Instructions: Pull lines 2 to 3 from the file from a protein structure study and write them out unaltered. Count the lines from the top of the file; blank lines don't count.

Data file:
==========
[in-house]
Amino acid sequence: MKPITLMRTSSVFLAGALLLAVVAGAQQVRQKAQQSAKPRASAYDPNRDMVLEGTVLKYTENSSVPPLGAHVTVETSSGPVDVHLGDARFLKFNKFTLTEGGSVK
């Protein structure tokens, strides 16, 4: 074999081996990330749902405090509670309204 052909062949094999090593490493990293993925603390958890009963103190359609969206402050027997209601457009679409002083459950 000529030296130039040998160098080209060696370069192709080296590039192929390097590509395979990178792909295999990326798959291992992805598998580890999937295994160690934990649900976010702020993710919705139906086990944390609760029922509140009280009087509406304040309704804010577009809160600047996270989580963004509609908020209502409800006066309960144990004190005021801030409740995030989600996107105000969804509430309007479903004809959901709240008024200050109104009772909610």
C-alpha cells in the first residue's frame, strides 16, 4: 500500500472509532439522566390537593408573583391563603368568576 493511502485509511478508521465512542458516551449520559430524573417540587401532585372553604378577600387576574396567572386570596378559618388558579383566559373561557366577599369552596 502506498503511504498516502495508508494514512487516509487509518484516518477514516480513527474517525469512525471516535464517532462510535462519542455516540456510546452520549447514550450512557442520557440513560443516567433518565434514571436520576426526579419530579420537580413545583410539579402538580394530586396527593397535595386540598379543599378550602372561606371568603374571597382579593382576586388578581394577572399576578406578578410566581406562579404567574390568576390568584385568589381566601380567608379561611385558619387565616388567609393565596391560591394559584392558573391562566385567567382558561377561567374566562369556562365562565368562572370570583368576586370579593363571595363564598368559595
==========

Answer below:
Amino acid sequence: MKPITLMRTSSVFLAGALLLAVVAGAQQVRQKAQQSAKPRASAYDPNRDMVLEGTVLKYTENSSVPPLGAHVTVETSSGPVDVHLGDARFLKFNKFTLTEGGSVK
């Protein structure tokens, strides 16, 4: 074999081996990330749902405090509670309204 052909062949094999090593490493990293993925603390958890009963103190359609969206402050027997209601457009679409002083459950 000529030296130039040998160098080209060696370069192709080296590039192929390097590509395979990178792909295999990326798959291992992805598998580890999937295994160690934990649900976010702020993710919705139906086990944390609760029922509140009280009087509406304040309704804010577009809160600047996270989580963004509609908020209502409800006066309960144990004190005021801030409740995030989600996107105000969804509430309007479903004809959901709240008024200050109104009772909610």